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the s.o.l. meter
- car modification
- meter design
- meter input
I. Overview of Objectives and Process
The goals of the car modification are straightforward and simple: insert a wire to transmit the voltage across the speedometer itself to the s.o.l. meter. The voltage serves as the input to the s.o.l. meter.
II. Removal and Disassembly of Instrument Cluster
Removing the instrument panel from the car was done in eight simple steps:
1. Turn off car.
2. Unscrew instrument cluster's two Torx mounting screws.
3. Pull instrument panel onto steering wheel.
4. Turn car on.
5. Rotate steering wheel one radian clockwise.
6. Disconnect car battery.
7. Disconnect three connectors from back of instrument cluster.
8. Wedge instrument cluster through gap between wheel and center dashboard.
Unfortunately, during the actual procedure, the order of the procedure was not followed correctly, resulting in the "actual procedure" taking approximately 74 steps. The removed instrument cluster can be seen in Figures 2 and 3. In Figure 2, it should be noted that the position of the speedometer is not in any way indicative of the normal position of the speedometer. Under regular operation, the speedometer should be deflecting at least 180 degrees further clockwise. Once the instrument cluster was obtained it was brought to a well-lit area.
Figure 2. Front view of instrument cluster.
Figure 3. Rear view of instrument cluster.
To disassemble the instrument cluster, five Torx screws had to be removed from the perimeter of the back of the cluster. After this, the front and back of the instrument cluster was pulled gently apart into two pieces. At this point, any form of warranty covering the panel was verifiably voided. In Figure 4, the rear side of the front end of the cluster can be seen. The leads of all the analog meters can be seen, and the positive and ground leads of the speedometer are indicated.
The speedometer can be assumed to function in the same way as a d'Arsonval meter movement or a variant thereof. A quick explanation of the functioning behind the d'Arsonval meter movement can be found at 'All About Circuits' . When a positive DC current is applied to these two terminals, the meter reading deflects. As the current increases, the meter deflects further. It was determined by observation that the speedometer (and all the meters on the instrument cluster being studied) were overdamped; however, this knowledge is irrelevant to the project at hand.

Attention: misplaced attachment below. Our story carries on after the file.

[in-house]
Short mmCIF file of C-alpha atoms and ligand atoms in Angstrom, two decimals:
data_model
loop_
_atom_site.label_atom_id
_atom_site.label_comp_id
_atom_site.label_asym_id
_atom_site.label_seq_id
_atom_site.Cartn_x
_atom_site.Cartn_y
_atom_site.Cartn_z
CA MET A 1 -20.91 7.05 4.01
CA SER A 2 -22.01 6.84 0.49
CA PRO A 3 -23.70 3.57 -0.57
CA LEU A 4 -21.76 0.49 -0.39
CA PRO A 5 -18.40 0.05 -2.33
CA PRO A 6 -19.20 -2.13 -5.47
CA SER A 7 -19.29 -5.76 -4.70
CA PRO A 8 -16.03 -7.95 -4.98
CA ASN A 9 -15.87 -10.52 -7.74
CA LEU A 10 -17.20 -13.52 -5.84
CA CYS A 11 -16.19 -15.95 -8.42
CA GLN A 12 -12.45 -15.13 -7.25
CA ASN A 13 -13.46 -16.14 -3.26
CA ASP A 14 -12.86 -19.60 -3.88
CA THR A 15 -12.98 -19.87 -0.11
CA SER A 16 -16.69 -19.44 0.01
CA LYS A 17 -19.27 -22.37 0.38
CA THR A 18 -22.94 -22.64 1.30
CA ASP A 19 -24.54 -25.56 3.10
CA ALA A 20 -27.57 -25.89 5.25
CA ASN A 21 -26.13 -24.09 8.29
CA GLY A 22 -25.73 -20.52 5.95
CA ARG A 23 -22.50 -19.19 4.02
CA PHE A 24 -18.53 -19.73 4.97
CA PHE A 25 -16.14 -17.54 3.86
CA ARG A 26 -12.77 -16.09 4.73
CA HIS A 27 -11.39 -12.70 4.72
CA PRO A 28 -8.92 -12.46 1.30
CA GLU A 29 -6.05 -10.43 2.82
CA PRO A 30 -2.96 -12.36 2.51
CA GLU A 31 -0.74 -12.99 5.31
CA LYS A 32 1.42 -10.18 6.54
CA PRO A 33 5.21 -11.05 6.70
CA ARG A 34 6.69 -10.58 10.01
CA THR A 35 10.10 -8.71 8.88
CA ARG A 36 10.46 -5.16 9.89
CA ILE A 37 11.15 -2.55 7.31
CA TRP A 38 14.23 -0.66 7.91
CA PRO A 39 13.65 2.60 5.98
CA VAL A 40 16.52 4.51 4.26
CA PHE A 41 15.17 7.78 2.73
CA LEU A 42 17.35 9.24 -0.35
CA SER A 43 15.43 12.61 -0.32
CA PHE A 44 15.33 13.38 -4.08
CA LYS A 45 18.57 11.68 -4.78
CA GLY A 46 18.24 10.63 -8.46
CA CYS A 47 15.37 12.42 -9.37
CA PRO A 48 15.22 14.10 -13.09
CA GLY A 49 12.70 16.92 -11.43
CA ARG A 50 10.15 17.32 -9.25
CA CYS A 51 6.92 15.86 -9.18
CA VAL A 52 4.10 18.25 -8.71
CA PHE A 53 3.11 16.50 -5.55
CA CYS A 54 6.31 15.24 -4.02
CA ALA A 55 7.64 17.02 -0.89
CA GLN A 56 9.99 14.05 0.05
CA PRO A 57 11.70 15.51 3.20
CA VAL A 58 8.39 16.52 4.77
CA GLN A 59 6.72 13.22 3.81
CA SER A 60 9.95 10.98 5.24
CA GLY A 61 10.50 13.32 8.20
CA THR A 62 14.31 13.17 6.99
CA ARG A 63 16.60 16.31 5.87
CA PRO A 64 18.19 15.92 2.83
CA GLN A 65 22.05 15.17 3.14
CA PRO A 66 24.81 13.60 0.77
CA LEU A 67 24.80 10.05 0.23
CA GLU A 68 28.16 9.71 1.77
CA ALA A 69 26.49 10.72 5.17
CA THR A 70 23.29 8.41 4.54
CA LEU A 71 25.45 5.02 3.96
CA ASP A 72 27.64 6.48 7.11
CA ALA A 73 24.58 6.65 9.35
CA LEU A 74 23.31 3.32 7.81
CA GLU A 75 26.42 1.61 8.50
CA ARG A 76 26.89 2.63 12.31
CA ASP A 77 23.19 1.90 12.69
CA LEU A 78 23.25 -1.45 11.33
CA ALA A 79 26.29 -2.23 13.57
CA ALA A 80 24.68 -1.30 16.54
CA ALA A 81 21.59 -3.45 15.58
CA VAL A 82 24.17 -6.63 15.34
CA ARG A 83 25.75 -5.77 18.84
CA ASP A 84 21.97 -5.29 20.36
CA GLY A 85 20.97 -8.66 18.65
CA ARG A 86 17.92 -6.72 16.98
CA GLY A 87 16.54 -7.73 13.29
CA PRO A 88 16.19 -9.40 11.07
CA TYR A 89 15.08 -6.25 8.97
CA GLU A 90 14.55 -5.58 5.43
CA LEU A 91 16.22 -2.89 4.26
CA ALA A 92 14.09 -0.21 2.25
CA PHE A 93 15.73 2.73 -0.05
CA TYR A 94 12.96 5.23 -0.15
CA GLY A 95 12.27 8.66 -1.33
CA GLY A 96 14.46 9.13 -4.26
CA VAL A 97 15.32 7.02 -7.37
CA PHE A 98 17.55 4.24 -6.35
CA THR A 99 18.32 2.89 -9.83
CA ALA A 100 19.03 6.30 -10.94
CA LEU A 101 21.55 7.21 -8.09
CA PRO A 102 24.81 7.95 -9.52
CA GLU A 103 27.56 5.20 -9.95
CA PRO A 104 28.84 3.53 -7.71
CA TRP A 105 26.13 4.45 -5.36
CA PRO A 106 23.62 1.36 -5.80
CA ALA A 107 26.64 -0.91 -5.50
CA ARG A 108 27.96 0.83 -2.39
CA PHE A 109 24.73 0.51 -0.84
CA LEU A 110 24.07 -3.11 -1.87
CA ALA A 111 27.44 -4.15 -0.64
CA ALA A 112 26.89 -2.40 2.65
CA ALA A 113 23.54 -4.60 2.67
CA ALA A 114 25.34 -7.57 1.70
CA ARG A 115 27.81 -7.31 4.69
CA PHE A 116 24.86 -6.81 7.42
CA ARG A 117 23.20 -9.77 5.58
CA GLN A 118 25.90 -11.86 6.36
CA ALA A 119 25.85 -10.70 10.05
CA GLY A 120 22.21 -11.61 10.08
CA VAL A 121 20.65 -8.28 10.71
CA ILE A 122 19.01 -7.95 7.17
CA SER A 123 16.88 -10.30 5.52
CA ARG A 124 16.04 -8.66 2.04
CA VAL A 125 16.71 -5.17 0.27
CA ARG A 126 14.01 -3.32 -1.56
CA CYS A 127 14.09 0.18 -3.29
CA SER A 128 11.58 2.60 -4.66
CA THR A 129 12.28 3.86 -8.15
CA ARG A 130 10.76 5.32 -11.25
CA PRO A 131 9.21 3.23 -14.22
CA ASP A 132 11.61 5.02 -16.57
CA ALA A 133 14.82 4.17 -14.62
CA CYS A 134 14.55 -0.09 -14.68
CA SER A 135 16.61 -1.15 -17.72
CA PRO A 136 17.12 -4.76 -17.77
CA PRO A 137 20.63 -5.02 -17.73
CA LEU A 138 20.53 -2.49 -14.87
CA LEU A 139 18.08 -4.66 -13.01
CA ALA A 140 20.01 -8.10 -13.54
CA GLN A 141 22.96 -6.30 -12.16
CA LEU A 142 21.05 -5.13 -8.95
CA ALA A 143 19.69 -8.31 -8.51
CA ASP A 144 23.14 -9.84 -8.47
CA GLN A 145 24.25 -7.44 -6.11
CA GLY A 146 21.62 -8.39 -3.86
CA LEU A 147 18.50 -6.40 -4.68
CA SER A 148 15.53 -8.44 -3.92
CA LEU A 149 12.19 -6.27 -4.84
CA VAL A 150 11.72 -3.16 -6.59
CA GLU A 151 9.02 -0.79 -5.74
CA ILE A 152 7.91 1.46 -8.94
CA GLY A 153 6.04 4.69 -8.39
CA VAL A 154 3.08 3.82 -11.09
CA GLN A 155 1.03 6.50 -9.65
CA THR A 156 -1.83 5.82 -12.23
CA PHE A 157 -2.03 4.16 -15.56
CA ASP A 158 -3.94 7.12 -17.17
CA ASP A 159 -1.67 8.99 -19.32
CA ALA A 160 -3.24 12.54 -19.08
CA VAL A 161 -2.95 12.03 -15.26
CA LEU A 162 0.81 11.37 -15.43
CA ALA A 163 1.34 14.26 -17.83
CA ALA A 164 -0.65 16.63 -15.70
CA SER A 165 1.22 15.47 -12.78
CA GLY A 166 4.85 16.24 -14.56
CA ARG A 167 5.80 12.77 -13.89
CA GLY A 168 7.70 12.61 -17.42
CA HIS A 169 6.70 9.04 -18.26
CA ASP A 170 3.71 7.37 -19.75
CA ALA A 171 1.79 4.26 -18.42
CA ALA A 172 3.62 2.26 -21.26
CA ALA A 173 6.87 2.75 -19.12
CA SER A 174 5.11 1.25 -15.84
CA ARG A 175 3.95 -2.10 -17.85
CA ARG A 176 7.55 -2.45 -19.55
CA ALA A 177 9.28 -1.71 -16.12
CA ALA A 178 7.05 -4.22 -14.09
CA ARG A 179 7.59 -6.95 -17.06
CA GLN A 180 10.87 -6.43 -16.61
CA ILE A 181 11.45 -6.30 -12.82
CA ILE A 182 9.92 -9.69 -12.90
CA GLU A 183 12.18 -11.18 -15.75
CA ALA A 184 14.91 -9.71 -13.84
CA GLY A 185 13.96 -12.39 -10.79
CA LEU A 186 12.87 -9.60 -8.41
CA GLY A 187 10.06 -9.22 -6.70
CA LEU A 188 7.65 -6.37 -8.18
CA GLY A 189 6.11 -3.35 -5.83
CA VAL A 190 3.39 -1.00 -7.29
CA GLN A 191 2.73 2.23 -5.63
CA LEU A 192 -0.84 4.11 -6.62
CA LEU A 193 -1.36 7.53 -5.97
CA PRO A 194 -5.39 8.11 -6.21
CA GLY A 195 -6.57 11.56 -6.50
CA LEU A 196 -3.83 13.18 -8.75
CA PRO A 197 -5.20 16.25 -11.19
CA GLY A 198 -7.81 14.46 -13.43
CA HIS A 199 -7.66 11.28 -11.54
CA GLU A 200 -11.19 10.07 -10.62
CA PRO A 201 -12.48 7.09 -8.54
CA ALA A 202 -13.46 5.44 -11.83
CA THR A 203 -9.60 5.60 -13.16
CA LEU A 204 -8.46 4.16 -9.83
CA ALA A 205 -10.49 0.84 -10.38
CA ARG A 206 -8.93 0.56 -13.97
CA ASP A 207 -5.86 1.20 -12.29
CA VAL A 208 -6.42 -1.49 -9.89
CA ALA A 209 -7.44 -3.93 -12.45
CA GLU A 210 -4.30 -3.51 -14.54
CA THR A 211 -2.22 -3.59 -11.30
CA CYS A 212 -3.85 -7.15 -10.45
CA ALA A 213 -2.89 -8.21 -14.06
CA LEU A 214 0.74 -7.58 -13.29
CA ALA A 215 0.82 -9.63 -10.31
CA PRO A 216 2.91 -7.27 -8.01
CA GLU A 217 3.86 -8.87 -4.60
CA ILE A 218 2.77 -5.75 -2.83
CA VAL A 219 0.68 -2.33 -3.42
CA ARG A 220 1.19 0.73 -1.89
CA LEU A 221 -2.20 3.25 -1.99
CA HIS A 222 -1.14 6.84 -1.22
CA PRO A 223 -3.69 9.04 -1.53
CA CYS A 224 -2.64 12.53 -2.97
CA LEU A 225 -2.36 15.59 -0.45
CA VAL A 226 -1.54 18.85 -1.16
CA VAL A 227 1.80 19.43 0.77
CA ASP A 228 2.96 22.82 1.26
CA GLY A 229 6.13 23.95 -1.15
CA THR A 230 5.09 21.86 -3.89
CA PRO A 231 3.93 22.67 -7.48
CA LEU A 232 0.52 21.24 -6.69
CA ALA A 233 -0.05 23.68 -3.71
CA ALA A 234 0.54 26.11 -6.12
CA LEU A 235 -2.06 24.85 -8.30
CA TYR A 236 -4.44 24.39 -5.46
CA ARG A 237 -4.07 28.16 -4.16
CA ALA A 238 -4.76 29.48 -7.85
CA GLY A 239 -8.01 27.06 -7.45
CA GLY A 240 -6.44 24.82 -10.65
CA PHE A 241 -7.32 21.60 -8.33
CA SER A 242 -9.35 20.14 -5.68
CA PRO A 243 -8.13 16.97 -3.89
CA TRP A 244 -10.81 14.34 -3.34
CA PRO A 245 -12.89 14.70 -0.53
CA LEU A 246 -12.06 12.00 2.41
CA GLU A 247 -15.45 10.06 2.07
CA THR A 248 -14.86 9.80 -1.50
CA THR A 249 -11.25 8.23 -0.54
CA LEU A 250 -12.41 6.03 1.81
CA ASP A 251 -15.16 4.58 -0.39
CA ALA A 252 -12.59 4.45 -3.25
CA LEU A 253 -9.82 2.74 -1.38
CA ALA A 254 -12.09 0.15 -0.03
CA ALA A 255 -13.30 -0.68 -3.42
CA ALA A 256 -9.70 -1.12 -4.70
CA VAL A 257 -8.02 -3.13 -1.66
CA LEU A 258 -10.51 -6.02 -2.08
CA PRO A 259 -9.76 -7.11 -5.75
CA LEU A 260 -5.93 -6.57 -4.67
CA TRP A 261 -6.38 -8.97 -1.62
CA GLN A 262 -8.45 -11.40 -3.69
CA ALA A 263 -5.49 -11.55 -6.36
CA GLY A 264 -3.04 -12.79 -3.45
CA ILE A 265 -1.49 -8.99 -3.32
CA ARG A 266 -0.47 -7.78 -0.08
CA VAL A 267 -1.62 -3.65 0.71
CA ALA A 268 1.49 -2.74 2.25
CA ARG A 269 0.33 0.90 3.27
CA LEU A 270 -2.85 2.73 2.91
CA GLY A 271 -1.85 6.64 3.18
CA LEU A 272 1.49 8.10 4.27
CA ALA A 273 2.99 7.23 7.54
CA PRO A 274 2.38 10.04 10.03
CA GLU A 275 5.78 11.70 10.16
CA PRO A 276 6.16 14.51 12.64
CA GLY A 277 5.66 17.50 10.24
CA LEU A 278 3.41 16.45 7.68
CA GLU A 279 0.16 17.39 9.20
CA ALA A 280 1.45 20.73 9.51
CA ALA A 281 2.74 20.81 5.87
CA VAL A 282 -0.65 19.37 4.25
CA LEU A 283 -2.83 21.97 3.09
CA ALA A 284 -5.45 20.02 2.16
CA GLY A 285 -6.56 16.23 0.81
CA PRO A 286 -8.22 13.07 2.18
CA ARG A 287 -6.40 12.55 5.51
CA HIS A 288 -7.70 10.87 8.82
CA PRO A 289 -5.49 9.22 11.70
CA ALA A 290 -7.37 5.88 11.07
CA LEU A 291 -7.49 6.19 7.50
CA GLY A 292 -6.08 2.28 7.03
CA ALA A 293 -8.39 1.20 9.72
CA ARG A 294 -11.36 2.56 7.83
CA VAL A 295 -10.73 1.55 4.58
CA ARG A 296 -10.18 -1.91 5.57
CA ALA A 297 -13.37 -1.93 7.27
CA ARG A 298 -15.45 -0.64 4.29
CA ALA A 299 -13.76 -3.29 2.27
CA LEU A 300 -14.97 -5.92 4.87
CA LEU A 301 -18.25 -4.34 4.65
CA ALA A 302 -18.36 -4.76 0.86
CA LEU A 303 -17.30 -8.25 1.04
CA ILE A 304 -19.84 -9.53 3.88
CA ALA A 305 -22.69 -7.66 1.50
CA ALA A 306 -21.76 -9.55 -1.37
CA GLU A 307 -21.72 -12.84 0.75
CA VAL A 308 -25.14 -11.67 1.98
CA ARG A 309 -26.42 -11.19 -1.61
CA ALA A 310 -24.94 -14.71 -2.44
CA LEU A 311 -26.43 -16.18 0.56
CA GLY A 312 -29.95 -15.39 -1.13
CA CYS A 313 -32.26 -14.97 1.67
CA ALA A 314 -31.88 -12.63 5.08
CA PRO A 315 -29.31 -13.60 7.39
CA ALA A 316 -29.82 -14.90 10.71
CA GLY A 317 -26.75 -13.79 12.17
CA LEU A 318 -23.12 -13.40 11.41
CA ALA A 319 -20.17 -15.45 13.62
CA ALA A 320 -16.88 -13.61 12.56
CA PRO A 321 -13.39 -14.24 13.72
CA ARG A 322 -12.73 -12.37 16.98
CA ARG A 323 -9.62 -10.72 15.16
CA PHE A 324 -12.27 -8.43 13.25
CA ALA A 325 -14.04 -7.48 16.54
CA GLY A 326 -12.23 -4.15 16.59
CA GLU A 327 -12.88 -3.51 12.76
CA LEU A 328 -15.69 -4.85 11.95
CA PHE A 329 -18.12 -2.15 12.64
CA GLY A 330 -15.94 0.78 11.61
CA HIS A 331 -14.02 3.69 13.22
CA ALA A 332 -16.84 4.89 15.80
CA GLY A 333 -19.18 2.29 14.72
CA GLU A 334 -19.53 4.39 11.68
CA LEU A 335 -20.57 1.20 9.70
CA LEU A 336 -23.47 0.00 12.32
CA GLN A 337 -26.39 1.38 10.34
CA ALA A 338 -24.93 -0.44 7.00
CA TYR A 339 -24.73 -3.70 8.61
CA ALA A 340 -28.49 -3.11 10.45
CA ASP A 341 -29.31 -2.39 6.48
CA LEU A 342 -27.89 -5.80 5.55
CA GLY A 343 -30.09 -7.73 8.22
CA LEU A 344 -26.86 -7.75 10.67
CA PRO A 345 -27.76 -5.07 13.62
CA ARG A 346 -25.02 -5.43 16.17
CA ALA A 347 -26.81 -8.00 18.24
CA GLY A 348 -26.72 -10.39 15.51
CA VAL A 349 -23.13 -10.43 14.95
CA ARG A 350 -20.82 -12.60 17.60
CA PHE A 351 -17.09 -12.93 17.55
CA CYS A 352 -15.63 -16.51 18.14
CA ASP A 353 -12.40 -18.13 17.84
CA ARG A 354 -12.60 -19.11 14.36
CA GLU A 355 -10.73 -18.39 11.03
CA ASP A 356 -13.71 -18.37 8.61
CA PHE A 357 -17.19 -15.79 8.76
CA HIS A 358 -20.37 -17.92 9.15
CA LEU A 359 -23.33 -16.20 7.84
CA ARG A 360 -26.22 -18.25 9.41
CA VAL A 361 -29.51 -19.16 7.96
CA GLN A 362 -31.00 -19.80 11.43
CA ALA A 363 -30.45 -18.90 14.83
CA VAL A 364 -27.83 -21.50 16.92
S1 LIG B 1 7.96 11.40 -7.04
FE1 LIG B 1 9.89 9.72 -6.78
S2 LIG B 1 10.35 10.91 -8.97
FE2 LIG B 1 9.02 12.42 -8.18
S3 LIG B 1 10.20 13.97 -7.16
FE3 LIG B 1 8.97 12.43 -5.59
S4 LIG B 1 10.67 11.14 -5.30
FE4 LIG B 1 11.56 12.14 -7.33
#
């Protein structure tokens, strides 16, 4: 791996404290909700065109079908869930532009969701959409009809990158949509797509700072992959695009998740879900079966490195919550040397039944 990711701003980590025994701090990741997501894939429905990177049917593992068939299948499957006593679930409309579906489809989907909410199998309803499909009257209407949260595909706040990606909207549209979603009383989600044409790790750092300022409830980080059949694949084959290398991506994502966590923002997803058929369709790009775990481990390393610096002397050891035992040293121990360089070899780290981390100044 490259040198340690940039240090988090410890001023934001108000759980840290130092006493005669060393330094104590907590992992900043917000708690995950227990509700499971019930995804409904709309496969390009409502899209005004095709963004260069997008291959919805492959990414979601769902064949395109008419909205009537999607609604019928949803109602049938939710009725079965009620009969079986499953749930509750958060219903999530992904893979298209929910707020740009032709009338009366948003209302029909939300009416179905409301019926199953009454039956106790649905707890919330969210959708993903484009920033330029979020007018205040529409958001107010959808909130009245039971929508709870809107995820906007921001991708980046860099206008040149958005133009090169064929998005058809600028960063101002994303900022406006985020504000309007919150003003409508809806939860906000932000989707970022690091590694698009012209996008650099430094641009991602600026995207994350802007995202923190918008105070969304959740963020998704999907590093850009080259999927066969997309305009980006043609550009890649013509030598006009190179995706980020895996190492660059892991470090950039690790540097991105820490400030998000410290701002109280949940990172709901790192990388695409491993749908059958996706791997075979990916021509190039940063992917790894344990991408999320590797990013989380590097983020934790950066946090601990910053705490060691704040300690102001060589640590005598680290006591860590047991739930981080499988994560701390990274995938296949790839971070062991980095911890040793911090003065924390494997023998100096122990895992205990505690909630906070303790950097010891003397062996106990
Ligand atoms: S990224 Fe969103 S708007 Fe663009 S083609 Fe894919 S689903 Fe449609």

Figure 4. Speedometer leads.
III. Modification of Instrument Cluster
Once the positive and ground leads of the meter were discovered, the next step was to create a connection to them. To accomplish this, two wires from a CAT5e cable were used. CAT5e was chosen because of its resistance to wear and tear, its shielding, and its flexibility. The cable was cut open at one end and the green and white-green twisted pair were used. The wires can be seen in Figure 5.
Figure 7. CAT5e pathway through LED casing.
Once the CAT5e pathway was created, the CAT5e cable was threaded through it, both pieces of the instrument cluster were put together and secured again. The back side of the reassembled modified instrument cluster can be seen in Figure 8. With this complete, the instrument cluster was reinstalled into the car, following the procedure outlined earlier for removal in backwards order. However, the addition of a CAT5e cable presented a challenge. The cable was threaded through the unused foglight control on the right side of the dashboard and left to dangle for accessibility in making measurements to establish a speed-voltage relationship. The modified dashboard can be seen in Figure 9.
Figure 8. Back side of modified instrument cluster.
Figure 9. Modified dashboard.
V. Inadequacy of Original Modification and Improved Modification
After the car modification was complete and the meter assembled, it was discovered that the voltage-to-speed relationship was nonlinear. This presented a large problem, and more on that problem can be found at . Eventually, it was decided that the leftmost lead on the speedometer may contain useful information, so the instrument cluster was removed and disassembled once again. Another wire was soldered to that lead, which can be seen in Figure 10. Then, the instrument cluster was reassembled and reinstalled into the car.
Figure 10. Soldered CAT5e cable with extra lead.